A minor in classics gives students the opportunity of encountering the fascinating world of ancient Greece and Rome. Studying the classics is necessarily interdisciplinary, which means that it is through language, art, philosophy, and history that one learns about the cultures that have laid the foundation for all areas of study in Western civilization.

Western history today is defined by both classical and Christian ideas. When a person studies classics at CBU, she or he does so within an explicit Christian context that provides a more complete understanding of Western identity.

Lower Division Requirements

 

An introduction to Koiné Greek emphasizing basic grammar and vocabulary preparatory for translation of the Greek New Testament. (3 units; Fall)

InstructorStart DateDaysTimeLocation
GRK213-A
Wilson, Danny K.
09/03/2024 MWF 2:30 PM - 3:30 PM Park Building 104

 

Complete one of the following courses:

Continuation of GRK 213 with beginning translation from the First Epistle of John. Prerequisite: GRK 213. (3 units; Spring)

InstructorStart DateDaysTimeLocation
GRK223-A
Wilson, Danny K.
01/13/2025 MWF 2:30 PM - 3:30 PM TBA

This course is the first half of an introduction to Latin based upon ancient authors. In this course the student is introduced to basic forms, structures, vocabulary, and etymologies of Latin and its relationship to English and other modern languages. (3 units; Fall)

InstructorStart DateDaysTimeLocation
LAT115-A
Staley, Owen D.
09/03/2024 TTh 3:45 PM - 5:15 PM James Complex 104

Upper Division Requirements

 

Complete 12 units from the following:

This course explores the intellectual contributions of classical Greek and Roman literature by examining the meaning of these works within the historical, political, and cultural context of ancient Greco-Roman society. Prerequisite: ENG 123 pr 123E. (3 units; Spring)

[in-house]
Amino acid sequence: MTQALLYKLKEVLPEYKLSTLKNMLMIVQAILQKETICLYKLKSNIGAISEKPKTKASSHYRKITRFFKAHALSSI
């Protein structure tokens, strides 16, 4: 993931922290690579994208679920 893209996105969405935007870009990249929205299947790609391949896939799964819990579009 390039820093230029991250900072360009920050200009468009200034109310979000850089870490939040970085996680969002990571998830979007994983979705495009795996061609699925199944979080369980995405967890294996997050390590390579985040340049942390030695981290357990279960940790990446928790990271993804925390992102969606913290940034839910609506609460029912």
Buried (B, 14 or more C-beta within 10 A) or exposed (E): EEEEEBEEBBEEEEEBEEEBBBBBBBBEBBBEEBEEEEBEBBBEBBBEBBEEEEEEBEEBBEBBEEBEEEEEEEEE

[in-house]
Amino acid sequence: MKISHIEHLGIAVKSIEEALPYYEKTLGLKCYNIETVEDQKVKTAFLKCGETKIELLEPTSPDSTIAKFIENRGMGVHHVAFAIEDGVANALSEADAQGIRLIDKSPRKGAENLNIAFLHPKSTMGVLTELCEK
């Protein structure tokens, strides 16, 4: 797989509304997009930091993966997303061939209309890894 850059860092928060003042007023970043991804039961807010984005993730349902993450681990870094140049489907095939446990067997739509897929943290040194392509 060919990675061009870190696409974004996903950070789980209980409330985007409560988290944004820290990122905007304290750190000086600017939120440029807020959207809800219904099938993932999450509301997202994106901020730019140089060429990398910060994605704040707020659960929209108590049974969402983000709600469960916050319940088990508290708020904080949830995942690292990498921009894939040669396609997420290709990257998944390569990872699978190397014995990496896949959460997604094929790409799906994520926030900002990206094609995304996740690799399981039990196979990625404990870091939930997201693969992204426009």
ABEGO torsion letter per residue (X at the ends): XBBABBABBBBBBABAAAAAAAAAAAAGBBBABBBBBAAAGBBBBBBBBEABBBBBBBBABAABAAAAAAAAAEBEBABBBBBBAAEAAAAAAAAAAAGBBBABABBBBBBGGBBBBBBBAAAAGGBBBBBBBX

InstructorStart DateDaysTimeLocation
ENG323-A
Isaacs, David E.
01/13/2025 TTh 8:45 AM - 10:15 AM TBA

The purpose of this course is to provide students with historical knowledge of the Classical World (Greece and Rome). Special attention is additionally given to the Christian and Greco-Roman origins of Western culture. (3 units; Fall, even years)

InstructorStart DateDaysTimeLocation
HIS350-A
Brook, Eric C
09/03/2024 MWF 10:45 AM - 11:45 AM Yeager Center B258

The purpose of this course is to explore critically the ways in which at least two of the five areas of the Humanities (Philosophy; Literature; Art; Music; History) are impacted and interact with Classical (Greek and Roman) sports and athletics. (3 units; As offered).

InstructorStart DateDaysTimeLocation

This course will lead students through a critical evaluation of the ways in which the history and culture of Greece and Rome are portrayed through popular films. Students will read primary historical literature related to the historical content of the films and will compare how these films represent history accordingly. (3 units; Spring, even years)

InstructorStart DateDaysTimeLocation
HIS440-A
Brook, Eric C
01/13/2025 TTh 2:00 PM - 3:30 PM TBA

This course examines the origin of Western political, social, and legal thought in order to understand the present through the great political works of the past. It begins in ancient Greece in early democratic Athens and moves through Socrates, Plato, and Aristotle. From there, the course explores classical Rome, focusing on Polybius and Cicero. Since the advent of Christianity shapes the development of medieval political thought, the political thought of St. Augustine, John of Salisbury, St. Thomas Aquinas, Marsilio of Padua, Dante, and Thomas More are discussed. (3 units; Fall, odd years)

InstructorStart DateDaysTimeLocation